The character you're playing in the movies, it's a different continuity and a different version of Prime than the Autobot we've seen you play in the past. Is there a new approach you're taking when tackling Optimus now, than when you were playing the character years ago?
Yeah, for sure. The one that jumps out most often is his human relationship contact. That takes him out of the cartoon box and now he's dealing with, in one form or another, with relationships and emotions that normally he would employ back in Generation 1 only at given moments, when he'd be reflective or endearing or emotional in one capacity or another. But certainly in the new concept it's his relationship with humans that brings him to another dimension. I have to keep considering that without destroying the original concept of Prime, which is pretty basic: he's the ingredients of what a hero should be, in my mind.
… I've described this before, Josh. [Optimus] is personally related to my own experience with a family member, my brother Larry. The story is now becoming a little more open and significant in that my brother Larry passed away in March. His influence on me was definitive. His core values as a marine and as a leader and as a Bronze Star recipient – a true hero, a combat hero. I used Larry [as my inspiration for Optimus Prime]. It's so easy to draw from him because we were 13 months apart. You can't forget any of the ingredients that easily… actually, it's virtually impossible. All I have to do is think of him, and Prime is right there.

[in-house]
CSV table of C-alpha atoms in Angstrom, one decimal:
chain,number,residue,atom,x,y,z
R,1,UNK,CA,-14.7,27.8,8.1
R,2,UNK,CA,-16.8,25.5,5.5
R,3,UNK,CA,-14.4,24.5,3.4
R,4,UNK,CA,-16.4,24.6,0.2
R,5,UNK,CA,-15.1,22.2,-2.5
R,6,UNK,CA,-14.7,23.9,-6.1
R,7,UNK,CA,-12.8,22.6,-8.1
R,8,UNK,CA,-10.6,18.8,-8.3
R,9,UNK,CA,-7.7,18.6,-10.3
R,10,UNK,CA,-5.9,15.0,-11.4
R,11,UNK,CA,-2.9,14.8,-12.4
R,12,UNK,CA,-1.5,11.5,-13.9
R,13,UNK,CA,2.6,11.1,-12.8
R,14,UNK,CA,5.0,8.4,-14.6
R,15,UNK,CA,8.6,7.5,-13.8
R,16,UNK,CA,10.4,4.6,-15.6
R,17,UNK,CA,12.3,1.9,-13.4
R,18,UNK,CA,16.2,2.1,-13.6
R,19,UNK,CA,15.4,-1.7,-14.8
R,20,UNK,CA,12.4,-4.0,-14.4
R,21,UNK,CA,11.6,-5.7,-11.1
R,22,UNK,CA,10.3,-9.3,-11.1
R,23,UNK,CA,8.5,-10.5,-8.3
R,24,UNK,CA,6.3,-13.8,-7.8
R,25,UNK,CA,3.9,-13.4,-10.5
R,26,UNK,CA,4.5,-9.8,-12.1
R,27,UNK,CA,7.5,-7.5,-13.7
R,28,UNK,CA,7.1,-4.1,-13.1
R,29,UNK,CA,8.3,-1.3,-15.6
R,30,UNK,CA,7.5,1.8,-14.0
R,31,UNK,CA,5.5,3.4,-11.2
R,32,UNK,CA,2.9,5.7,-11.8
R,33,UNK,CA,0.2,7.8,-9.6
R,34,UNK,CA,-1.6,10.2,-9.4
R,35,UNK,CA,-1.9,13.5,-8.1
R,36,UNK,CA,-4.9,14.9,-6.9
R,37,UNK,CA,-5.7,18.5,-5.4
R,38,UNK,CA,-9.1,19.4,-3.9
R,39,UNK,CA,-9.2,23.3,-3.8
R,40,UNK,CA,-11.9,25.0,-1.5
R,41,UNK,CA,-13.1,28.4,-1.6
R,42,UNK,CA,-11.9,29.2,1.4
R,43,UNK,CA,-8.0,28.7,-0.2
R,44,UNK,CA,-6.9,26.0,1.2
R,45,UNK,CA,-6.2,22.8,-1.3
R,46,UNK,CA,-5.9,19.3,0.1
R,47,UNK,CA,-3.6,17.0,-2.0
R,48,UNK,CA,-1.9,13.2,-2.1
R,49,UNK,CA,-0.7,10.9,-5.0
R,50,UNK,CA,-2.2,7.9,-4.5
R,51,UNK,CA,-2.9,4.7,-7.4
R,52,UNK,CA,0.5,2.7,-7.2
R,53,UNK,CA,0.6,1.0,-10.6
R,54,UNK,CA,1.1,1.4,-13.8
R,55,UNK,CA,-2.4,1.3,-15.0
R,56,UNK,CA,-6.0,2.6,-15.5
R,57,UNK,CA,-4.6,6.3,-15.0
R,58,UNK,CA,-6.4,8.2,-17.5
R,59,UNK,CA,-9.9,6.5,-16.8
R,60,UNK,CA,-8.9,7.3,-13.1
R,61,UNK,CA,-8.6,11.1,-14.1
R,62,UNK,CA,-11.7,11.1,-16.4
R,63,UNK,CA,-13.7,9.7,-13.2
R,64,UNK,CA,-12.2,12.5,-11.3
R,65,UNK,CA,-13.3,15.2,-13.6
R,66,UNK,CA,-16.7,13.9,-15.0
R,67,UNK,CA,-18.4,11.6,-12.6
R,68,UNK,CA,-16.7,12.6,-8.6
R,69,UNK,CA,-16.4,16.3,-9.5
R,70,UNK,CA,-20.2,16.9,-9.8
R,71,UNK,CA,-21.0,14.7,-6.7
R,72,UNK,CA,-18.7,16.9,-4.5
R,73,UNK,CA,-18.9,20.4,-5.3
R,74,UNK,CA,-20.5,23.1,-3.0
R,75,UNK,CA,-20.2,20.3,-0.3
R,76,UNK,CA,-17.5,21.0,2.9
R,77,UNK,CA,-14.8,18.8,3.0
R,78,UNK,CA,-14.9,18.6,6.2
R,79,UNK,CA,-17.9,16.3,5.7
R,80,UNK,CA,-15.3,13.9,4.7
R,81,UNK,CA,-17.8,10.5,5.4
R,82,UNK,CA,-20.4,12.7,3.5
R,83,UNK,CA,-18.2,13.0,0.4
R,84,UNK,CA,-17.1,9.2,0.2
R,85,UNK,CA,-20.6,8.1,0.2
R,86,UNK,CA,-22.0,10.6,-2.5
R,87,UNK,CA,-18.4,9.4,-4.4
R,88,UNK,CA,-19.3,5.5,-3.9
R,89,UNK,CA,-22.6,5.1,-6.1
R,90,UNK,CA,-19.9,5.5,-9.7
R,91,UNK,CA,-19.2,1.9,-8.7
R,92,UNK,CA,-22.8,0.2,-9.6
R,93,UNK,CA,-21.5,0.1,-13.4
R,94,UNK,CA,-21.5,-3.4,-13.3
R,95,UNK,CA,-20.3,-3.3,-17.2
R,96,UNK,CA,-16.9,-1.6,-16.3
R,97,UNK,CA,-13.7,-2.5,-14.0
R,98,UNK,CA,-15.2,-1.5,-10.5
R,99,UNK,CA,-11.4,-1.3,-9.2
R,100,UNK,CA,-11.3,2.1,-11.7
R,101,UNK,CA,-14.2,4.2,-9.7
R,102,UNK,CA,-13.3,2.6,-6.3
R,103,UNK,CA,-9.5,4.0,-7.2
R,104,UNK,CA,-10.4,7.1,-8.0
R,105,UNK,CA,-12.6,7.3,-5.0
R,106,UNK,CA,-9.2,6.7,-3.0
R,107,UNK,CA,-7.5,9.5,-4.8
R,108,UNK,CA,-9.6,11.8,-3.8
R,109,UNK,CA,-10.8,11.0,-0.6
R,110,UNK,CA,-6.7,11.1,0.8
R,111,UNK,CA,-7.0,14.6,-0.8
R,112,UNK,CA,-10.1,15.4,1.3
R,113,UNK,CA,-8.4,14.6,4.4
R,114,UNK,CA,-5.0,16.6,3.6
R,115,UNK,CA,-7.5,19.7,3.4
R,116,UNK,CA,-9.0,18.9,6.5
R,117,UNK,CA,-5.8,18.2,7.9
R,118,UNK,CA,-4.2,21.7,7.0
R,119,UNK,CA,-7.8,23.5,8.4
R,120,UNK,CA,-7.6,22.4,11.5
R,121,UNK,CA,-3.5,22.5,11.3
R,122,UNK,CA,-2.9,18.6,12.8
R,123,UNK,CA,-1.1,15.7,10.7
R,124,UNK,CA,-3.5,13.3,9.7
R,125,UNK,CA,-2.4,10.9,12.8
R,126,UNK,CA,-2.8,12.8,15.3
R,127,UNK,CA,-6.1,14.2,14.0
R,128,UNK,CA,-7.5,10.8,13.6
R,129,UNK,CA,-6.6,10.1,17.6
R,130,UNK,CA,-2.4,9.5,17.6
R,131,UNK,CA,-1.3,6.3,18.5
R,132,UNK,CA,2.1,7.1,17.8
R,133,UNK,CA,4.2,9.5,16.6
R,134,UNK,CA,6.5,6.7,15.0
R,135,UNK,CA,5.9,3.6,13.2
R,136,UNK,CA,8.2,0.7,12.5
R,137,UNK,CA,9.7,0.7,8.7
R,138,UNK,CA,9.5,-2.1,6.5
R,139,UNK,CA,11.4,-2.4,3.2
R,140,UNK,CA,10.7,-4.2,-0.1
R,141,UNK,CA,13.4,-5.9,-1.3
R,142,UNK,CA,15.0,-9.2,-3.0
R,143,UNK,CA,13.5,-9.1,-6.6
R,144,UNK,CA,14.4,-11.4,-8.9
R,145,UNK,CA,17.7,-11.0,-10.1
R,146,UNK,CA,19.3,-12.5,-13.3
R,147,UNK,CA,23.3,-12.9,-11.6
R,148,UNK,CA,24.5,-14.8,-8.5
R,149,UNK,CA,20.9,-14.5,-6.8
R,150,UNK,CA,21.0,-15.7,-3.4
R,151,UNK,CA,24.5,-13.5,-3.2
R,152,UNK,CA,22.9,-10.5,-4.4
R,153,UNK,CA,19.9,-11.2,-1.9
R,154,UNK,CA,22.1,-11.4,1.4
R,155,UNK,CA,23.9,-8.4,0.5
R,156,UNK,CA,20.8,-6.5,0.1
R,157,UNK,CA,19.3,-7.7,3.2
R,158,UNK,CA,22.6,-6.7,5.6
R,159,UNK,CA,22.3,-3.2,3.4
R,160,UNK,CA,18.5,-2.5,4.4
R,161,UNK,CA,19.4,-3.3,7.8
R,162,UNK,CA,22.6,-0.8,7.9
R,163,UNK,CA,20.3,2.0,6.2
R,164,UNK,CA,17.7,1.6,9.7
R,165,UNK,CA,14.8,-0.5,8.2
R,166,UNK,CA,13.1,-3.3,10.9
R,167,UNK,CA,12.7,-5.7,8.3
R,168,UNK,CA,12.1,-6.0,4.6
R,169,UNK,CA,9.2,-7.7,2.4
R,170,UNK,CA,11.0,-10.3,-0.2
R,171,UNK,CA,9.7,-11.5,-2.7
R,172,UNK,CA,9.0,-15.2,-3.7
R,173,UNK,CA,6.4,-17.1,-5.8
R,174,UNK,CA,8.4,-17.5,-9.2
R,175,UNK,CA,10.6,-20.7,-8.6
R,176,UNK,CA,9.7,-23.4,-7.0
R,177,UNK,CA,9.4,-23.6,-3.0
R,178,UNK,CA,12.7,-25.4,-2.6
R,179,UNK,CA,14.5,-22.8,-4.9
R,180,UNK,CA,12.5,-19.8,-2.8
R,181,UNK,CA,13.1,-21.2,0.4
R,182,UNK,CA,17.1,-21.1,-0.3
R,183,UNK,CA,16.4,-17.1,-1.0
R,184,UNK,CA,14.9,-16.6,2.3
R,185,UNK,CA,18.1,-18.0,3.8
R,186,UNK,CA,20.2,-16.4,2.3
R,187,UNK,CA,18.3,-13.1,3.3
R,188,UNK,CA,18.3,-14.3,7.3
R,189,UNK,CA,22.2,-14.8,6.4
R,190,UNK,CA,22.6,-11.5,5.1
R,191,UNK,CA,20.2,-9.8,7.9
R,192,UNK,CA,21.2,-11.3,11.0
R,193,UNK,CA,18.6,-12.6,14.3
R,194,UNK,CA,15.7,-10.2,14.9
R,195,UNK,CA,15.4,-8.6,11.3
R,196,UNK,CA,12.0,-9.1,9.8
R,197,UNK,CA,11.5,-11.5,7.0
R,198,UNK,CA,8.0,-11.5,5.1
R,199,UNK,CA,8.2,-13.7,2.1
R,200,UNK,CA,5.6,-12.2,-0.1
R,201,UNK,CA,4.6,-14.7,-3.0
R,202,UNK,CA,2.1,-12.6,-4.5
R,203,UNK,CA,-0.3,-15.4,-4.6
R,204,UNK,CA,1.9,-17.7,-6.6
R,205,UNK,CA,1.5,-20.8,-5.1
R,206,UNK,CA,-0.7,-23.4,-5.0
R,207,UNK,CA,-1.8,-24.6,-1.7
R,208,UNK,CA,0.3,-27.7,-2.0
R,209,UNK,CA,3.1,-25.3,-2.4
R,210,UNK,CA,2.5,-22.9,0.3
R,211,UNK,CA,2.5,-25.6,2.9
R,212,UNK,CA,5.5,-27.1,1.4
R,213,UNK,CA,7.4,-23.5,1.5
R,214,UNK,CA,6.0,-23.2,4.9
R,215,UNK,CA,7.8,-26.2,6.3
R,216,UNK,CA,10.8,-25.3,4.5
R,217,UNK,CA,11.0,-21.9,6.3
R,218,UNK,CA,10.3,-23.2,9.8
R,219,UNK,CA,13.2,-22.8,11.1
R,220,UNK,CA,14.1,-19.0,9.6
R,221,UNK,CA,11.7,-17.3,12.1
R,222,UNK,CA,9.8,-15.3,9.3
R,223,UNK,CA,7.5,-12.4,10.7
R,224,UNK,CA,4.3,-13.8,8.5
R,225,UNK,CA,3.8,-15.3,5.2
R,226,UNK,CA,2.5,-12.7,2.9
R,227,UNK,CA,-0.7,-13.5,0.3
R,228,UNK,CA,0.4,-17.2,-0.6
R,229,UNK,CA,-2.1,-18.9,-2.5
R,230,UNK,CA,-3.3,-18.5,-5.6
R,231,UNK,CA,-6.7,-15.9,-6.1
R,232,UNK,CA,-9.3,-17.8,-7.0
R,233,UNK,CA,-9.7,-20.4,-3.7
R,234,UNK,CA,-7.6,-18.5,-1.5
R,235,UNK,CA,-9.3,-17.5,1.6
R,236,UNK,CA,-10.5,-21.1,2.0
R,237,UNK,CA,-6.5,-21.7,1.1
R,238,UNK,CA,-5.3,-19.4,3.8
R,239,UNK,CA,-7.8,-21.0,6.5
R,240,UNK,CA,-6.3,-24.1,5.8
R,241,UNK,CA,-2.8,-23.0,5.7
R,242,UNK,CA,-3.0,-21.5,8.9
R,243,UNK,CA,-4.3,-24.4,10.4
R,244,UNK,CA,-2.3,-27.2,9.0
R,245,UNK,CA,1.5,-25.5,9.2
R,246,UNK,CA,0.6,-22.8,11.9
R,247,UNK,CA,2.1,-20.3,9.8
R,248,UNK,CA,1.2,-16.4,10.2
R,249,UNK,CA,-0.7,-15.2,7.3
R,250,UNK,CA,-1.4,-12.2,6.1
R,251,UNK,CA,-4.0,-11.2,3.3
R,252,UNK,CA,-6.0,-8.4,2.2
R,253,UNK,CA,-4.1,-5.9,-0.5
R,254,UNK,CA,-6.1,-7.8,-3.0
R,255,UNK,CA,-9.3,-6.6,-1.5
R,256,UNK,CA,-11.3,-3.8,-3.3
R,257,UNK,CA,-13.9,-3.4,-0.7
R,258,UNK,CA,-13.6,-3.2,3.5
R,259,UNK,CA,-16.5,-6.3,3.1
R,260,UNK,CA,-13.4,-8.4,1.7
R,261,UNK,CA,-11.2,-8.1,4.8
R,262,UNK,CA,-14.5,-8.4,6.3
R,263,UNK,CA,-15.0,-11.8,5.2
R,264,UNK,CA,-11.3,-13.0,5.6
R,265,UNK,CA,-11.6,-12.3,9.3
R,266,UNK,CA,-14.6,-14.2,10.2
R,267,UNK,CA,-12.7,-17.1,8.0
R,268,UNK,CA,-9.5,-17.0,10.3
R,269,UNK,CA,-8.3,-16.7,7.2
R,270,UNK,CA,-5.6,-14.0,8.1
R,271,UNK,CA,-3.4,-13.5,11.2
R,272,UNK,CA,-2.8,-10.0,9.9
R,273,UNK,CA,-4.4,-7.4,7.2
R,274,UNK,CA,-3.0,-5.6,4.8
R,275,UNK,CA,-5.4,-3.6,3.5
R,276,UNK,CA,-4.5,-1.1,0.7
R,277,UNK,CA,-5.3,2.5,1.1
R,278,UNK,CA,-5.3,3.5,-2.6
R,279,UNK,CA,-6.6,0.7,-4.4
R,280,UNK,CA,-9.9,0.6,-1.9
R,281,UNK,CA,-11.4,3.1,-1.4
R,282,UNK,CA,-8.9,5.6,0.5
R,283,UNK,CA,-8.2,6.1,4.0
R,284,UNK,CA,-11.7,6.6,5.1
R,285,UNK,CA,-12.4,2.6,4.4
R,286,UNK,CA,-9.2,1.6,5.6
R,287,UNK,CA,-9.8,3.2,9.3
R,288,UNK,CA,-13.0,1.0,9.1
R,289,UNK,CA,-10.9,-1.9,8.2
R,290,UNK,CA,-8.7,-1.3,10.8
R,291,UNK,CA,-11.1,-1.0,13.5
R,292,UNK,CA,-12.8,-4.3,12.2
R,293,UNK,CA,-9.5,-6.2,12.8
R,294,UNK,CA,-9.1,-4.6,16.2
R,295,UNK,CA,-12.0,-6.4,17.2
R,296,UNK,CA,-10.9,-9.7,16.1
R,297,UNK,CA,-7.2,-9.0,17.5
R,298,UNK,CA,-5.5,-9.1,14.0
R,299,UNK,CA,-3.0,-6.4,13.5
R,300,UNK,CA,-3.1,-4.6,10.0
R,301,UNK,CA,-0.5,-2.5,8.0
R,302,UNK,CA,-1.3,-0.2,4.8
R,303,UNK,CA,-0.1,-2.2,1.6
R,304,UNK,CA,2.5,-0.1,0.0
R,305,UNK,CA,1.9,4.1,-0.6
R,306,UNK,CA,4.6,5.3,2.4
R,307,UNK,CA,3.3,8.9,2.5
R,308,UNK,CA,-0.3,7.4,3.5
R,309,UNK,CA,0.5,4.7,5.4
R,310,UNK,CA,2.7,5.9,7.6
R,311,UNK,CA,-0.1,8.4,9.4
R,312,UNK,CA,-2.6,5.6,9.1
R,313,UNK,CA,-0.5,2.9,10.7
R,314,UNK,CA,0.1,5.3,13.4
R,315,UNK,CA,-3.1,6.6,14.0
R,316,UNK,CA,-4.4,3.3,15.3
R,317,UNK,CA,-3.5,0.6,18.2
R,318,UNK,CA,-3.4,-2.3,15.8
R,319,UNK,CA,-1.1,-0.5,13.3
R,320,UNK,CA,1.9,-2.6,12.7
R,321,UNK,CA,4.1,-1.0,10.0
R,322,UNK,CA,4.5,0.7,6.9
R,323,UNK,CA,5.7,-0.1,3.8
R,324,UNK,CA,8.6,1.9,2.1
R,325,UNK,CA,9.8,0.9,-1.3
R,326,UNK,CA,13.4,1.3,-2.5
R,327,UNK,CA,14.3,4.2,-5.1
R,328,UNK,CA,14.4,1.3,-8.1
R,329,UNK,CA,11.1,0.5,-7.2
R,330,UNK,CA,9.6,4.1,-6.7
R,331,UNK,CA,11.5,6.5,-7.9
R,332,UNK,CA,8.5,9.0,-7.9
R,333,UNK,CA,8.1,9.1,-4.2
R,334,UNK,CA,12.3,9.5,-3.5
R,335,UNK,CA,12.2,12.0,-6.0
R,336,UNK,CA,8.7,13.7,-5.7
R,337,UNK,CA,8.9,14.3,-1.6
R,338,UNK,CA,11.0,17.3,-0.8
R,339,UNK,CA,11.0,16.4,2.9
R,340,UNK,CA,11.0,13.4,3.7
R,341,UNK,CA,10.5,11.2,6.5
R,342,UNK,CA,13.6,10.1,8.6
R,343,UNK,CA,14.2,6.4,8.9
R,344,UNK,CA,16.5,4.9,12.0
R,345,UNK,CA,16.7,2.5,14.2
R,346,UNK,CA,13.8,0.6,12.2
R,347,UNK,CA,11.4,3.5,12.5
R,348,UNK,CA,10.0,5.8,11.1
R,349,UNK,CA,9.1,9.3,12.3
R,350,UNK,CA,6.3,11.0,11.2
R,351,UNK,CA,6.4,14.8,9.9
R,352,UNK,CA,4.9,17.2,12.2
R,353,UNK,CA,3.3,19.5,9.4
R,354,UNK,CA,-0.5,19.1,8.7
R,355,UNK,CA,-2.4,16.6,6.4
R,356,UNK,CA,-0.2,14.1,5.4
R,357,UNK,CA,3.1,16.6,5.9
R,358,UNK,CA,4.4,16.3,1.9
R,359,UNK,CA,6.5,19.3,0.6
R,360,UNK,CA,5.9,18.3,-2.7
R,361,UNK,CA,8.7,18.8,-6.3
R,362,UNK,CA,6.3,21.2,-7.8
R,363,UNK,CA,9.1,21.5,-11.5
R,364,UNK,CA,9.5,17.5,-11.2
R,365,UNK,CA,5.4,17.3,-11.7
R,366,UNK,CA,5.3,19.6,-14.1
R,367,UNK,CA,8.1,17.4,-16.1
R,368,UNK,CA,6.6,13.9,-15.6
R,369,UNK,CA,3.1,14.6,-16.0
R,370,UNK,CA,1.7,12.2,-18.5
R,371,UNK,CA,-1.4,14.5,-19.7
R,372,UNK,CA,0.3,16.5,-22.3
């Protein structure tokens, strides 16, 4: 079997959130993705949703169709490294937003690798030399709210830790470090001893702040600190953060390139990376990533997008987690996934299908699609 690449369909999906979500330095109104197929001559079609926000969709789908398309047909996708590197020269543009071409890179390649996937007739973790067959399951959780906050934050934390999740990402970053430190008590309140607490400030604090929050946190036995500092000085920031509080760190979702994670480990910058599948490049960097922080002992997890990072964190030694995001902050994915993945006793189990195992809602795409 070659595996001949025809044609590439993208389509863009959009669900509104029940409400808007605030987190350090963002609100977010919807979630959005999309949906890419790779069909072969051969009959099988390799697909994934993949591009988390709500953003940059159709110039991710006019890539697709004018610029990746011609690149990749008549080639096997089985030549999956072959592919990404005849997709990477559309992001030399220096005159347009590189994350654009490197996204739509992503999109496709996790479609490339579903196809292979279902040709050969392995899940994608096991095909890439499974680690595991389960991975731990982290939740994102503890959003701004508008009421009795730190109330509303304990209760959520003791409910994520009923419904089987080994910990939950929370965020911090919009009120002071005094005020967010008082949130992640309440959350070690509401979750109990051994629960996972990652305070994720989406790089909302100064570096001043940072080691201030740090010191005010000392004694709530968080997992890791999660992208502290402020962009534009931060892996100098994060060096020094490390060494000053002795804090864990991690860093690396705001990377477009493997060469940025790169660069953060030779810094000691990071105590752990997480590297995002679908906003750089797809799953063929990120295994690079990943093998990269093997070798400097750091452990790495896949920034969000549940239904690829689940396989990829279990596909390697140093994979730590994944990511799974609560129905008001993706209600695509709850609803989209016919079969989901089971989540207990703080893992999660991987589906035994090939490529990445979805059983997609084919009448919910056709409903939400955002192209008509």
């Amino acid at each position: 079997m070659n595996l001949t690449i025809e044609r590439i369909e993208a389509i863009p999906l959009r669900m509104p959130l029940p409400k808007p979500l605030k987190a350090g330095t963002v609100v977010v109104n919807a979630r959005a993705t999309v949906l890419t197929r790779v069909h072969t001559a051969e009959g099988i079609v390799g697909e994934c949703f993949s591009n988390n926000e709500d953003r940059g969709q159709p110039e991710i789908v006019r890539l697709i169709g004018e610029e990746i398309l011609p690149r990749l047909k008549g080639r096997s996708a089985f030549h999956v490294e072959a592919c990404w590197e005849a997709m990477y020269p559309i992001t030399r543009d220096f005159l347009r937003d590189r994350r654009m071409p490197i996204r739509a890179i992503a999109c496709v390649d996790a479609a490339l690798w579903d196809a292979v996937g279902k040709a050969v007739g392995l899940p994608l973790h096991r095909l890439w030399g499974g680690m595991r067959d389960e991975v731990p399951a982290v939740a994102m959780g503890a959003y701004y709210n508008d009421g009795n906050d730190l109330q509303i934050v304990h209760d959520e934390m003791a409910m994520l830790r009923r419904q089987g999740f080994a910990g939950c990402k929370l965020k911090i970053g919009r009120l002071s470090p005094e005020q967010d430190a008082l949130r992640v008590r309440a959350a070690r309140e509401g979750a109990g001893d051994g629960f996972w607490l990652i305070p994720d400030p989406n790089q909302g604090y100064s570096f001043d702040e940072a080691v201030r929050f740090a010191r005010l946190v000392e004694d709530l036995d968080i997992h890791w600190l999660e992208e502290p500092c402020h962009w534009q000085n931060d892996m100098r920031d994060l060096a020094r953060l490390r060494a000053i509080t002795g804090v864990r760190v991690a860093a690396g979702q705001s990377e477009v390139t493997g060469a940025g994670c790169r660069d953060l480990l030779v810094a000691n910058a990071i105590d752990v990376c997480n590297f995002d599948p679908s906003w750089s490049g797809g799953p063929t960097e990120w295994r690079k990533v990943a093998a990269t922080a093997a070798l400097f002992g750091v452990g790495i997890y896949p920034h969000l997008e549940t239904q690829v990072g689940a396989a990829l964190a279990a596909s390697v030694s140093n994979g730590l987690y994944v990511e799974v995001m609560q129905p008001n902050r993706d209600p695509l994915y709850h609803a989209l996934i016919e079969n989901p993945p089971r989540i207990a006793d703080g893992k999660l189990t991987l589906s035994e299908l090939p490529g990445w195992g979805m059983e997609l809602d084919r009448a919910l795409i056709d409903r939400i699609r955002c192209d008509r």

Looking specifically at "Dark of the Moon," everyone involved who we've talked to at MTV News has declared this one the best of the three "Transformers" films. How does the movie stack up for you? Do you share that feeling, that this is the best of the bunch?
Oh, I think so. I do. It got off to a rocky start and it was confined by money, literally. They could only animate Optimus Prime for a length of time they had in their budget. Ten thousand moving parts is pretty hard to digitally master. As the success grew, of course, my work increased, but I think ["Dark of the Moon"], from what I'm judging based on the response, is the best. I agree with that. I think it was more entertaining, and god knows where it's going to go from here.
That leads me right to my next question — we keep hearing that this is it for Michael and Shia, that they're done, that this is the final "Transformers" film they have in them. But do you see a future for these movies? Do you think they'll continue on after "Dark of the Moon," and what would you want to see next?
Oh, absolutely. There's been more than one director in "Transformers" and when you look at "Transformers" as a brand, the human element is there, but the human element can change a lot faster than you can change an Autobot or a Decepticon. They'll always be there and the format will probably refreshingly change over time, and who knows where it's going to go. The imagination, the concept of the great writers, their imaginations just knock me out all the time.
But I think there's a future for it. I think there should be a future for quality characters, and as long as there's an influence in the right direction, for a character to convey the good traits of character, I think there will be a demand for that. It's a positive demand and it has an effect, it has a message, and in the future I hope they spend more time developing the more positive elements of the heroes and the message.
"Transformers: Dark of the Moon" is out on Blu-ray today (September 30).